Detecting radioactive material with the greatest detection efficiency and resolution is realized with Germanium-based gamma-ray detectors. To attain the resolution, Ge semiconductors must be cooled to ~100K under vacuum. In laboratory spectroscopy this is accomplished through the use of liquid nitrogen which makes the detector stationary—too large and heavy for field use. Cooling is also accomplished in portable systems through electromechanical methods making the detector smaller and lighter, but can take 12 hours or more to attain the required temperature.


LLNL has developed a radiation detector that cools to operating temperatures in 1-2 hours using two separate cooling stages. The first cooling brings the instrument to operating temperature. The embedded second cooling system achieves portable detection that can be sustained for 8-12 hours.

In addition, an integrated, hermetically-sealed package has been developed complete with user interface, shock mounting, LCD display, and a USB port for communication to a PC. The display is run by an embedded processor and shows spectroscopy, isotope identification, system health and status as well as other features. The entire packaged system weighs 10.1 lbs including batteries.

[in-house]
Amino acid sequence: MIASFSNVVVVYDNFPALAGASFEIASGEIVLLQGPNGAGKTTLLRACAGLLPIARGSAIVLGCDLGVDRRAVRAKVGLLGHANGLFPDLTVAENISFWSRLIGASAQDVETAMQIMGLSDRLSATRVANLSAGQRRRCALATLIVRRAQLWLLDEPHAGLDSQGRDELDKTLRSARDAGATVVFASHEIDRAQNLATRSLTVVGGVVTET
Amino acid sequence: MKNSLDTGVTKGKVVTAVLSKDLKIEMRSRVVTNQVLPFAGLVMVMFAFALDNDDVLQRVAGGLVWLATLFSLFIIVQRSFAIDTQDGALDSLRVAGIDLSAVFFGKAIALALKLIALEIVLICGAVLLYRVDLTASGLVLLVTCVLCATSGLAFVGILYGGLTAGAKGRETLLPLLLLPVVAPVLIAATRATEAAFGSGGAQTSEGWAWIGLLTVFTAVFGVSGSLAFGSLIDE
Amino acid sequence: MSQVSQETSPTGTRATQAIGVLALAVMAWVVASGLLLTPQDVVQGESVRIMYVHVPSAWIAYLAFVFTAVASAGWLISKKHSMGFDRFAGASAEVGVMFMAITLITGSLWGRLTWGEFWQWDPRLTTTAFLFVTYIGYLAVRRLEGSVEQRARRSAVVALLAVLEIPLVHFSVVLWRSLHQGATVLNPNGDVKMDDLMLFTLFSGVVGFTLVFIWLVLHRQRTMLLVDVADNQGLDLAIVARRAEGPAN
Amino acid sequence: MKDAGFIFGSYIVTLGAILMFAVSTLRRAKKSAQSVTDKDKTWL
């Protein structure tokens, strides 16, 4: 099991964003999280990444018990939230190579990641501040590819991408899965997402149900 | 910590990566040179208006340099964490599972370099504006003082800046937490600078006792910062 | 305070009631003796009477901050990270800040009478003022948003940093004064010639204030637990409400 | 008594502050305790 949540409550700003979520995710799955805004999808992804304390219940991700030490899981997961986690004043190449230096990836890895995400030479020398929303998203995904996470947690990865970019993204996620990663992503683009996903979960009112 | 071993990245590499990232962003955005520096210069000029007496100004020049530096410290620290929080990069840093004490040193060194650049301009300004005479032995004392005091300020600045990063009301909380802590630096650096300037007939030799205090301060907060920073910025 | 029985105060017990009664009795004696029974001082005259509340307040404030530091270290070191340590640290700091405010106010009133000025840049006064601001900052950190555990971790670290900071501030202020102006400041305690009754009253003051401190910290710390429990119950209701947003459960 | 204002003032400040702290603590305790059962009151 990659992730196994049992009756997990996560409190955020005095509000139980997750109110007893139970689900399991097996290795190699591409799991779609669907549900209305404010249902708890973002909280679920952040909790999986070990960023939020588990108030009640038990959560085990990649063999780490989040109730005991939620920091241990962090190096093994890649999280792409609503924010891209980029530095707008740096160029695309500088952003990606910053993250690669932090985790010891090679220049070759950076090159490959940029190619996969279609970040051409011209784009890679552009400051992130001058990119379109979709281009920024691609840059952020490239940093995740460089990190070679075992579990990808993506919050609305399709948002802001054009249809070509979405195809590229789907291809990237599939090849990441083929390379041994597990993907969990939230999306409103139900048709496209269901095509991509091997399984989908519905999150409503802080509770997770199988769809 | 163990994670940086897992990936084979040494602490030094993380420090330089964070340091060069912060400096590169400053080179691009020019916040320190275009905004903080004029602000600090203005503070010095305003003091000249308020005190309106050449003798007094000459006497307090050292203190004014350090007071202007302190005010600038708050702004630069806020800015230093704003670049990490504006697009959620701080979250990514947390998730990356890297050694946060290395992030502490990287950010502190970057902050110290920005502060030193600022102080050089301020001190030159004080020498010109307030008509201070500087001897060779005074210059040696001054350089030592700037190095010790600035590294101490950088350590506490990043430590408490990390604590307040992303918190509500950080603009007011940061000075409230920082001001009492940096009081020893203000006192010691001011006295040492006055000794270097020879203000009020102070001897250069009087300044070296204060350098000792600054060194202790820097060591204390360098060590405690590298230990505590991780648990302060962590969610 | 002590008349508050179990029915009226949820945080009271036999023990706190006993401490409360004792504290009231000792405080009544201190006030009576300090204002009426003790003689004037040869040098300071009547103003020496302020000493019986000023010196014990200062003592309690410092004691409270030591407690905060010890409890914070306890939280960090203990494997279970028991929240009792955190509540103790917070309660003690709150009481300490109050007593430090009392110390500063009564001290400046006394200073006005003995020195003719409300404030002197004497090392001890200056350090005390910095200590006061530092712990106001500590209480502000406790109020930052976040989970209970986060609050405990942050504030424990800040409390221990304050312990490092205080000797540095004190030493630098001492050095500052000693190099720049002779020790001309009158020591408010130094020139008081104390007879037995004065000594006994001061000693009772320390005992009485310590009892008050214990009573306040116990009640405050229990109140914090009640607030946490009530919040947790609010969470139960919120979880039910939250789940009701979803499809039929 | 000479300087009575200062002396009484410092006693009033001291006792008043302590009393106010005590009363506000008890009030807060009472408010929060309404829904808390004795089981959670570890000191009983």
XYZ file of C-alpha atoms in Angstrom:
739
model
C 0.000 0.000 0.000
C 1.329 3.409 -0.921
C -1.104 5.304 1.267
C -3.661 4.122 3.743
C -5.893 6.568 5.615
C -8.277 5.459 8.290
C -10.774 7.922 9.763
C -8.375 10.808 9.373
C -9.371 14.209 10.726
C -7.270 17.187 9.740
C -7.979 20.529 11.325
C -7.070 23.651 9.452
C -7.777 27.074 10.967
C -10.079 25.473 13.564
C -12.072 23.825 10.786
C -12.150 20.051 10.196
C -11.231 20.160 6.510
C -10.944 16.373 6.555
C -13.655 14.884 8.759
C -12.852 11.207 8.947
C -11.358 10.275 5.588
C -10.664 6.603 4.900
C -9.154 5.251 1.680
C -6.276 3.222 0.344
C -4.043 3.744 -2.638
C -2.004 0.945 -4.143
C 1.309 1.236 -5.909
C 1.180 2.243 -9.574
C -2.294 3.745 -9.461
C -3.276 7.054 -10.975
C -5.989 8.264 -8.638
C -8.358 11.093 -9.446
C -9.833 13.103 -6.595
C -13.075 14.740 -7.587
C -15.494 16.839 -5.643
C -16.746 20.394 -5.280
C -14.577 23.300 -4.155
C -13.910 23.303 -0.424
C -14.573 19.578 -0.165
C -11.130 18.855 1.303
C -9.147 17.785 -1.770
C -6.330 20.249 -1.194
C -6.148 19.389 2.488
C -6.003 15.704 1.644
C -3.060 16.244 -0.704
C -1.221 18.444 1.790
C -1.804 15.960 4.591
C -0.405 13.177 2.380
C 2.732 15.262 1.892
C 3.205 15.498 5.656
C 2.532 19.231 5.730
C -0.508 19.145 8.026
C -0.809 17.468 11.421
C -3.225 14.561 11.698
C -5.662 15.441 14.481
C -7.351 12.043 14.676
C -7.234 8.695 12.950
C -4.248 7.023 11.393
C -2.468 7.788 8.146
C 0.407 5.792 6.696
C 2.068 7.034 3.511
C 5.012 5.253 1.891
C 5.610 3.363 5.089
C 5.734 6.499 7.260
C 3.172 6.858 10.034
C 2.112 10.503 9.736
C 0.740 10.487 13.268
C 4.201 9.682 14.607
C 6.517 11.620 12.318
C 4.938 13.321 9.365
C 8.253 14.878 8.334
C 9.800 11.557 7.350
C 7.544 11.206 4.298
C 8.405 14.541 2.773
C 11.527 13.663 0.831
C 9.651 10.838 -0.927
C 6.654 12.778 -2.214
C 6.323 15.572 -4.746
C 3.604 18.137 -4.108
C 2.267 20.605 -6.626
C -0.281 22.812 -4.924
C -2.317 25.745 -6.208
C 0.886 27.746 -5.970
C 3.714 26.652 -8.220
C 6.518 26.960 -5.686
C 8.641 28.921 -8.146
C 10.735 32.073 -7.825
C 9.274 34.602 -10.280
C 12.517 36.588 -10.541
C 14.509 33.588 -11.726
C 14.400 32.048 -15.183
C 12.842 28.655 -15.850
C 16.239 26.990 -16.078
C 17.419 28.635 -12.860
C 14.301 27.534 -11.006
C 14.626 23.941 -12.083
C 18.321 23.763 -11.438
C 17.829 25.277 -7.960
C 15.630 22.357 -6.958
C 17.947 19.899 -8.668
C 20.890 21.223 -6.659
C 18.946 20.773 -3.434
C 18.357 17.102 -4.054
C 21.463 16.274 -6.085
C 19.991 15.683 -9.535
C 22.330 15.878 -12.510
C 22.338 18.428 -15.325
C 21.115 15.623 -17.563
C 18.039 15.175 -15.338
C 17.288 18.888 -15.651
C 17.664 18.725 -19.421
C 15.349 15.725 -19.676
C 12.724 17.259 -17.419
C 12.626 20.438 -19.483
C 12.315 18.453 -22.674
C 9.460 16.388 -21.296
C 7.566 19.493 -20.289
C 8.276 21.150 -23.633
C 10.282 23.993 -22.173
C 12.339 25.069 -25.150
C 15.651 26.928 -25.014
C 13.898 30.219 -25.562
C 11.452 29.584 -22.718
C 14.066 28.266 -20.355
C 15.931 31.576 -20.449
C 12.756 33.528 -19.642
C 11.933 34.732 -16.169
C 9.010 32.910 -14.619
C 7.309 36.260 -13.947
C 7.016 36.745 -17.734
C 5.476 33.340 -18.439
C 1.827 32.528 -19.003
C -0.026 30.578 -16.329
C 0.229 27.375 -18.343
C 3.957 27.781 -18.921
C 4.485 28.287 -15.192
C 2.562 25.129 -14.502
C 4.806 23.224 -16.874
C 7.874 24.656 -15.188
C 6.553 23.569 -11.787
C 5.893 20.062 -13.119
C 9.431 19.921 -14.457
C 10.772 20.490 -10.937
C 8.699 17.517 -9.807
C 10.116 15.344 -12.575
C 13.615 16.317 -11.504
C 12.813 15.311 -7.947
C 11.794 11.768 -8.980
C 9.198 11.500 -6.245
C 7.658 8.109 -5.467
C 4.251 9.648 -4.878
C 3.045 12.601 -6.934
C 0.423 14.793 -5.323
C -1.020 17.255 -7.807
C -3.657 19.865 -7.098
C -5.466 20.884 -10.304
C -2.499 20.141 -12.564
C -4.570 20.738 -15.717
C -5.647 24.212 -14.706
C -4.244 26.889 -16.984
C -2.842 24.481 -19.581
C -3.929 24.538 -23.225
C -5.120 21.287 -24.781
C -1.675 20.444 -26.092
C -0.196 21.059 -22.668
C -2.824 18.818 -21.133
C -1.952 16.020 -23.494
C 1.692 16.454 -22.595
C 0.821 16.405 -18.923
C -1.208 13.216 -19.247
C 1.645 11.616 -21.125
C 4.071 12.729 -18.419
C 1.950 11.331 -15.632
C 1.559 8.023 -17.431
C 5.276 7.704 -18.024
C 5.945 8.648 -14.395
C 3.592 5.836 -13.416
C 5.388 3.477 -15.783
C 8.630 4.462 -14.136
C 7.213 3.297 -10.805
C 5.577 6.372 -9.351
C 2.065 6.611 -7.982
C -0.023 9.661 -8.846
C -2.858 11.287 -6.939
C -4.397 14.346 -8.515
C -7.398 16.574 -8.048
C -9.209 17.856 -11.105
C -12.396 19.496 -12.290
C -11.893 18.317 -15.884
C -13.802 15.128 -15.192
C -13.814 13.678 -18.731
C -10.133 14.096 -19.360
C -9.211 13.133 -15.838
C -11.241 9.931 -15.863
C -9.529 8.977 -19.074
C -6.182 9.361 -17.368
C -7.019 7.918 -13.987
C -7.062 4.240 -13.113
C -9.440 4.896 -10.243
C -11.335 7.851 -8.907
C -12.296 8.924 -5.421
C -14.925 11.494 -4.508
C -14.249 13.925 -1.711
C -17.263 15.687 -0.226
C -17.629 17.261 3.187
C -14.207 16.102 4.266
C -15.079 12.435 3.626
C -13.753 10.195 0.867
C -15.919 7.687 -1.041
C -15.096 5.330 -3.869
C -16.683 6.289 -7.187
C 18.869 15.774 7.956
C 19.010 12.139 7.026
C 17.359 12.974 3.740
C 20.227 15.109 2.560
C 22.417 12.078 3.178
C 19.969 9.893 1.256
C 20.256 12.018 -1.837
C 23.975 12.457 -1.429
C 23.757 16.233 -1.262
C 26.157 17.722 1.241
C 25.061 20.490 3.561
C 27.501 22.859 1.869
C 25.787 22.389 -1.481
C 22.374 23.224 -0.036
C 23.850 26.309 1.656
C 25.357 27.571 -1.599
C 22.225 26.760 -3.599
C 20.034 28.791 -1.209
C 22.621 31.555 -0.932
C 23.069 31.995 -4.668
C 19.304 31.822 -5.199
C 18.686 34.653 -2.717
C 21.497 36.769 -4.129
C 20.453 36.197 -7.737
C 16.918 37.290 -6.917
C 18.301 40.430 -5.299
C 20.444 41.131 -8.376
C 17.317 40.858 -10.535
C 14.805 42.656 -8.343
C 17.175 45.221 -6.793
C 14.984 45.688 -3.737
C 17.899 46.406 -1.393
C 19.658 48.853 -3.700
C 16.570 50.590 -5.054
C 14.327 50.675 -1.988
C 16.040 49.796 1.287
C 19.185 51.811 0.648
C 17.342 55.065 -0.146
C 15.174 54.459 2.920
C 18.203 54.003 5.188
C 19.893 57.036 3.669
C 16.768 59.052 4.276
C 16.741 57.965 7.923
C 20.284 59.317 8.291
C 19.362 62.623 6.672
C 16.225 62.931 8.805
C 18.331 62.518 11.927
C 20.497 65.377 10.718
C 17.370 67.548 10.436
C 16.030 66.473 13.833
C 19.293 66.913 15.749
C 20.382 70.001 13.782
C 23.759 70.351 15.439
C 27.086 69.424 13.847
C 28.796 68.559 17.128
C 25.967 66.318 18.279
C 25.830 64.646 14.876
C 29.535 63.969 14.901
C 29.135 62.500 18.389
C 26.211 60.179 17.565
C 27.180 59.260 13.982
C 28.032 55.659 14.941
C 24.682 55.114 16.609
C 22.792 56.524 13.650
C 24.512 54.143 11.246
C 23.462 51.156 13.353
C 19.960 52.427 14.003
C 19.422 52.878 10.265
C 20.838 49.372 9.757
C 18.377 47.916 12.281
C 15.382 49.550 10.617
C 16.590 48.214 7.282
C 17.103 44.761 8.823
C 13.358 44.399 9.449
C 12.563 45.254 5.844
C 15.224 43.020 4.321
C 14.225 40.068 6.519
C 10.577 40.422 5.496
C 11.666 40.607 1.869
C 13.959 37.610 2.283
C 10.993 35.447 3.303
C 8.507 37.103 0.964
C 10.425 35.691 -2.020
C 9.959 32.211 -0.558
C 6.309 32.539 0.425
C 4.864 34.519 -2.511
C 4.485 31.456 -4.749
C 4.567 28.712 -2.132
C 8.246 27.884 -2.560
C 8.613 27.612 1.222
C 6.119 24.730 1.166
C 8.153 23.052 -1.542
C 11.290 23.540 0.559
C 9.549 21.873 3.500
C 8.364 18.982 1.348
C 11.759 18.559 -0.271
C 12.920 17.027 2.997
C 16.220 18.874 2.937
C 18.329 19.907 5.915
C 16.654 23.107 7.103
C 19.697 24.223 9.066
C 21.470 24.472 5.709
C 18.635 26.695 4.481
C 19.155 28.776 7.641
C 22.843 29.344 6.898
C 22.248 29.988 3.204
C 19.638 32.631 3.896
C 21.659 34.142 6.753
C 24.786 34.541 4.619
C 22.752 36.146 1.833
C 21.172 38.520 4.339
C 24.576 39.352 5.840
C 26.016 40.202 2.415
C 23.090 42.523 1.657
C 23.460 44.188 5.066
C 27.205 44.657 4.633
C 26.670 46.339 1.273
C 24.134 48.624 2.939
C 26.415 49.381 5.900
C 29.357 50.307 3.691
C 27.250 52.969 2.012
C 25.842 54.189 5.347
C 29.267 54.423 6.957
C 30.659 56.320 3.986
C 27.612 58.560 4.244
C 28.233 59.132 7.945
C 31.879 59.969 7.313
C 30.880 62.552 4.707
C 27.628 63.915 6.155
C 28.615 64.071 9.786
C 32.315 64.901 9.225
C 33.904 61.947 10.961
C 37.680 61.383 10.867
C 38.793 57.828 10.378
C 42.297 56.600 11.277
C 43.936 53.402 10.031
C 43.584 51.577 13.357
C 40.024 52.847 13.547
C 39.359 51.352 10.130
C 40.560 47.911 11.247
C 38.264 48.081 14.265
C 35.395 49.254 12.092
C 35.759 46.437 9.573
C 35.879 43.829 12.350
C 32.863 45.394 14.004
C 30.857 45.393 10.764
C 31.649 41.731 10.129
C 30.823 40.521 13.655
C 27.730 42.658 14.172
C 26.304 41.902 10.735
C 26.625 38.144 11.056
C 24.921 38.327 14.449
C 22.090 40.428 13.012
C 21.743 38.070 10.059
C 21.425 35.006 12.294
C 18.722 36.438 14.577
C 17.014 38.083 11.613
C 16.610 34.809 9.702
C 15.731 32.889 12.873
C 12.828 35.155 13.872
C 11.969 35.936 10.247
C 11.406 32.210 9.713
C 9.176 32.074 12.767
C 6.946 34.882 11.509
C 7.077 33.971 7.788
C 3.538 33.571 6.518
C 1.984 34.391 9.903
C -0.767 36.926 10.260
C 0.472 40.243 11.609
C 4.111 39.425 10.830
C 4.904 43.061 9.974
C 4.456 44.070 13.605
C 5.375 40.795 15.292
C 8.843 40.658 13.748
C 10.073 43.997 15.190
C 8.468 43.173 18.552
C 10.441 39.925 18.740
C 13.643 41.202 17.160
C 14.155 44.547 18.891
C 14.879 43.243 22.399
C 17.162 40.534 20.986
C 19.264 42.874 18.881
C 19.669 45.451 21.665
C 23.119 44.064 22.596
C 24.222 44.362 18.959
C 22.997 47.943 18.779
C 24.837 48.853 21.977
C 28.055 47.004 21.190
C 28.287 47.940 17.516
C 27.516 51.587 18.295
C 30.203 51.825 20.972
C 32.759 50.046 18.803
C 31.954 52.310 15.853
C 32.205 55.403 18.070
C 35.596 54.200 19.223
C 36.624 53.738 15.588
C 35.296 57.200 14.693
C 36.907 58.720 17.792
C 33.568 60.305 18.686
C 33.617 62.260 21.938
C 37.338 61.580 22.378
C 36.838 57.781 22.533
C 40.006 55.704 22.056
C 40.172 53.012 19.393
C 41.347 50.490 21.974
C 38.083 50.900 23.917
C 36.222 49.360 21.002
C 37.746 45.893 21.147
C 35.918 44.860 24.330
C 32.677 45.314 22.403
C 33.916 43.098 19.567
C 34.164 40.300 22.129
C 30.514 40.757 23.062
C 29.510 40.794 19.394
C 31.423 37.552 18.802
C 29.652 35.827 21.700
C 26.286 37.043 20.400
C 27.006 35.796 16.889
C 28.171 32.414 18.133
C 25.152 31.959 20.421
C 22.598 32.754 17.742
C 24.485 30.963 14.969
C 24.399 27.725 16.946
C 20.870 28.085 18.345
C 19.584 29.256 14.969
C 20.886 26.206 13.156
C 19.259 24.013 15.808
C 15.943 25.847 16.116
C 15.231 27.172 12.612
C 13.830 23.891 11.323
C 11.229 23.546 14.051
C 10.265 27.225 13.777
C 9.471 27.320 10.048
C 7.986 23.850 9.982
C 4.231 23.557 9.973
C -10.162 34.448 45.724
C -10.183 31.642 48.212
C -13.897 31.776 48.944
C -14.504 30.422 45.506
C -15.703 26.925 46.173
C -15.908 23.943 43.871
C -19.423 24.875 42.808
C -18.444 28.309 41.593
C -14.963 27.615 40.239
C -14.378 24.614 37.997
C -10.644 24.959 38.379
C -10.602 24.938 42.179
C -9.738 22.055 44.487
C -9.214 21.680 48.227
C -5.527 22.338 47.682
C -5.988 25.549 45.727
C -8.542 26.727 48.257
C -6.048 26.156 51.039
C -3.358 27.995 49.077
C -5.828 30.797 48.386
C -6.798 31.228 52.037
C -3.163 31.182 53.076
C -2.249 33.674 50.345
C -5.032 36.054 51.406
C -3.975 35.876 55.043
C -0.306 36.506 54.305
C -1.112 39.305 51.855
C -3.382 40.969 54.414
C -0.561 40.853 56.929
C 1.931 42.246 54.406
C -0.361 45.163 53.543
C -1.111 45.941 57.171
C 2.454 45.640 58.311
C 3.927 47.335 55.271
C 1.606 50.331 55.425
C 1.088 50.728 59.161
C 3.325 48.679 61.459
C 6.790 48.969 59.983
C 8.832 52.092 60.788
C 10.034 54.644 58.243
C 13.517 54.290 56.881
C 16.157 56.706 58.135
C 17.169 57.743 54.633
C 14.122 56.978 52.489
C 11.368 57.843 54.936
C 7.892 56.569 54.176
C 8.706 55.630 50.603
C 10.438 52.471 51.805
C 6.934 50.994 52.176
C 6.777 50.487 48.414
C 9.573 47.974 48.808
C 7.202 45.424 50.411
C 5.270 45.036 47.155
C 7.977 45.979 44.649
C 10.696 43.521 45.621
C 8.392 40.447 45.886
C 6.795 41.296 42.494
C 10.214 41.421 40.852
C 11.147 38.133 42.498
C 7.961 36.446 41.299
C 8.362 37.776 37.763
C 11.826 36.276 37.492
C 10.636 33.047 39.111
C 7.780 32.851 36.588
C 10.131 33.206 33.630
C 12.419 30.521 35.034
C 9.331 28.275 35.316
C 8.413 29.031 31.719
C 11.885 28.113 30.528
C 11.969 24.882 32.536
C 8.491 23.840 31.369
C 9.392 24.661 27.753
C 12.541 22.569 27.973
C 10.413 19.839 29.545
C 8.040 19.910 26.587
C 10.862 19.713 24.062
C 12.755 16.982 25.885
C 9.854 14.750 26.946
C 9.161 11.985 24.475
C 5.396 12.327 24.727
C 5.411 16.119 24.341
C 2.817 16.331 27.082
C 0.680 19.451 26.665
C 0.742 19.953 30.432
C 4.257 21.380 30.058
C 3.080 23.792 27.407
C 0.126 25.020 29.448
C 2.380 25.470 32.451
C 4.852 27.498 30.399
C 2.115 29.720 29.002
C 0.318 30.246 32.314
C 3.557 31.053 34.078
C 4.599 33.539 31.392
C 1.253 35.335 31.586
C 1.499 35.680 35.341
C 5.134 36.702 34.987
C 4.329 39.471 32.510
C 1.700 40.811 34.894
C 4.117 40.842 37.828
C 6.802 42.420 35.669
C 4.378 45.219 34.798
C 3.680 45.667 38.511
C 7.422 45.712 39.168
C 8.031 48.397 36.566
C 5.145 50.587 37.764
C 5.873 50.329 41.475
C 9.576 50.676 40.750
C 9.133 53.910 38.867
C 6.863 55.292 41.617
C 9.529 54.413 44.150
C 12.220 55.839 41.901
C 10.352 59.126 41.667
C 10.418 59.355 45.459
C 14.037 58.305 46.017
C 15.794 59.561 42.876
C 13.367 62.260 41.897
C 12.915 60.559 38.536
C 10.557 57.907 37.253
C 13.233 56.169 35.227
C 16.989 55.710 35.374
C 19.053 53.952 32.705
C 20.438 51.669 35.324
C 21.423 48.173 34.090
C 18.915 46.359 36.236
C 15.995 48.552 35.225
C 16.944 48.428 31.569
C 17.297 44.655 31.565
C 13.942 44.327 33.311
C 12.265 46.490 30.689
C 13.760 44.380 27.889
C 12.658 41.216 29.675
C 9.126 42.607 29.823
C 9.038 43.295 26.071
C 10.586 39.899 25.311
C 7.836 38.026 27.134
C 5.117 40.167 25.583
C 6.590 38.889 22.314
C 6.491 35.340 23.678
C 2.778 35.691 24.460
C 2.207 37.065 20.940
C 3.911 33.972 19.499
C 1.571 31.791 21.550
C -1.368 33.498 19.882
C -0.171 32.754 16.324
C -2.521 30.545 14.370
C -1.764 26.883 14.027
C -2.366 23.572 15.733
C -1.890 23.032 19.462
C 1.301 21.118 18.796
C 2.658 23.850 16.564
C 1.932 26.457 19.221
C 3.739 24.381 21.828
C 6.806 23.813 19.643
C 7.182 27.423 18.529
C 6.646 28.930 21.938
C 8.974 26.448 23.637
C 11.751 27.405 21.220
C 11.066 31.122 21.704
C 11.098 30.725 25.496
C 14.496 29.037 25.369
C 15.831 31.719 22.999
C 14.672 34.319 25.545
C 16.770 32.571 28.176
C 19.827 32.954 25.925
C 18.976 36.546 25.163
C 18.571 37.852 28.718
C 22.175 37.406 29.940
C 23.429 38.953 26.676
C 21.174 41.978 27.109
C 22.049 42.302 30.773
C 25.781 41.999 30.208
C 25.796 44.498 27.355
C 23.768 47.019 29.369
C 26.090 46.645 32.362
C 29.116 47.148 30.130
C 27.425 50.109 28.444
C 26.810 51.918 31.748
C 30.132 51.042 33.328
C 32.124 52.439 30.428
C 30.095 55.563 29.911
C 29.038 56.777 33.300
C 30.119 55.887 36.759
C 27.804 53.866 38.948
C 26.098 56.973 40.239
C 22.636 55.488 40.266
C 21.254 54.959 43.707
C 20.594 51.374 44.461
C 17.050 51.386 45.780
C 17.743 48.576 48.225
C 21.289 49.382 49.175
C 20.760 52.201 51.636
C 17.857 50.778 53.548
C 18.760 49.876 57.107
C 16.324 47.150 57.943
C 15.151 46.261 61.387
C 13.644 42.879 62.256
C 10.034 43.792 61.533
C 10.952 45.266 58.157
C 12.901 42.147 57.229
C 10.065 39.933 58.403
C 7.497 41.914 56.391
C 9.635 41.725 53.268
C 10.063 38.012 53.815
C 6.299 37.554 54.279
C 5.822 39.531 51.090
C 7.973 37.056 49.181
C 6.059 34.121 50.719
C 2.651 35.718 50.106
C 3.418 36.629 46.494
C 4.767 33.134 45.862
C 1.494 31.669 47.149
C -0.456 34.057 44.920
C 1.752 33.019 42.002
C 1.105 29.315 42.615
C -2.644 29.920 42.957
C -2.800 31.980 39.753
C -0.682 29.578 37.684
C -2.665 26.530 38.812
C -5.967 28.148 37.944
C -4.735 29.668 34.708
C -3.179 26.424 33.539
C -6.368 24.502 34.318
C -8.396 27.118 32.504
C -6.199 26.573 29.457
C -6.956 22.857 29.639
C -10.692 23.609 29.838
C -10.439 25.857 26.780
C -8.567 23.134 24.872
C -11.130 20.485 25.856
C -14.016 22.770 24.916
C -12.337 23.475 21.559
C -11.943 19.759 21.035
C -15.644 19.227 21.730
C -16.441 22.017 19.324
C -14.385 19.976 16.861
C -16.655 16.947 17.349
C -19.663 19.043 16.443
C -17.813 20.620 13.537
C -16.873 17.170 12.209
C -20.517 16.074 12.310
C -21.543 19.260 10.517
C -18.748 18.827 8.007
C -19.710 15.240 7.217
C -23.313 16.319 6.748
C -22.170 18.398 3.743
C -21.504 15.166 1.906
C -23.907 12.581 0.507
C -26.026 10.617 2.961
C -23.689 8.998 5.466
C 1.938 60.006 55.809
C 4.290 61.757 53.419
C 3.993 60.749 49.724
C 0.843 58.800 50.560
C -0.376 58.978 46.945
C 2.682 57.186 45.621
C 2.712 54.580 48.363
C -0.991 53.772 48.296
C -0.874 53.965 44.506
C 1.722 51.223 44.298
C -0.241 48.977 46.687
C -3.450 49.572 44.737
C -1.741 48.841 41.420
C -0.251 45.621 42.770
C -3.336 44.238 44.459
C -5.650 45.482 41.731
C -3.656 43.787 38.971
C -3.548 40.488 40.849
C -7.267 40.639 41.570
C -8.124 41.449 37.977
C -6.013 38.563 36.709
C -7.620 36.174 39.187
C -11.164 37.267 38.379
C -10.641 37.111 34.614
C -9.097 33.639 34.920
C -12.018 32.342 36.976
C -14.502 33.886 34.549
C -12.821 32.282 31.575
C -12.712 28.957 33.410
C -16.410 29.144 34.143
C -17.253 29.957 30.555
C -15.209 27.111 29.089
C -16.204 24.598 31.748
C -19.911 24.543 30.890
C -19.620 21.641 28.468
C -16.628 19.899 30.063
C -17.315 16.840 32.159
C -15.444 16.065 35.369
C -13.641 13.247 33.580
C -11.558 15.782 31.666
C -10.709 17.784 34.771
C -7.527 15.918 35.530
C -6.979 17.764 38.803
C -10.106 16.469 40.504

The integrated GeMini system has undergone extensive field testing and is at a Technical Readiness Level (TRL) of 5.


  • Fast Cooling—the instrument can be cooled to operating temperatures in 1-2 hours!
  • Lightweight—the cooling and Ge detector components weigh 3.5 lbs.
  • Low Power Consumption—the portable instrument has a lifetime of 8-12 hours.
  • Wide Energy Range Detection—30 keV to 3 MeV
  • High Resolution—2.5 keV fwhm at 1332 keV
Potential Applications

Hand-held radiation detectors are essential in identifying illicit radioactive materials. The fast-cooling of the LLNL detection system allows for nearly immediate inspections of suspicious areas.

Development Status

LLNL inventors have developed and are testing a prototype. U. S. Patent 7,732,781, "Hand-held, Mechanically-Cooled, Radiation Detection System, for Gamma-Ray Spectroscopy".

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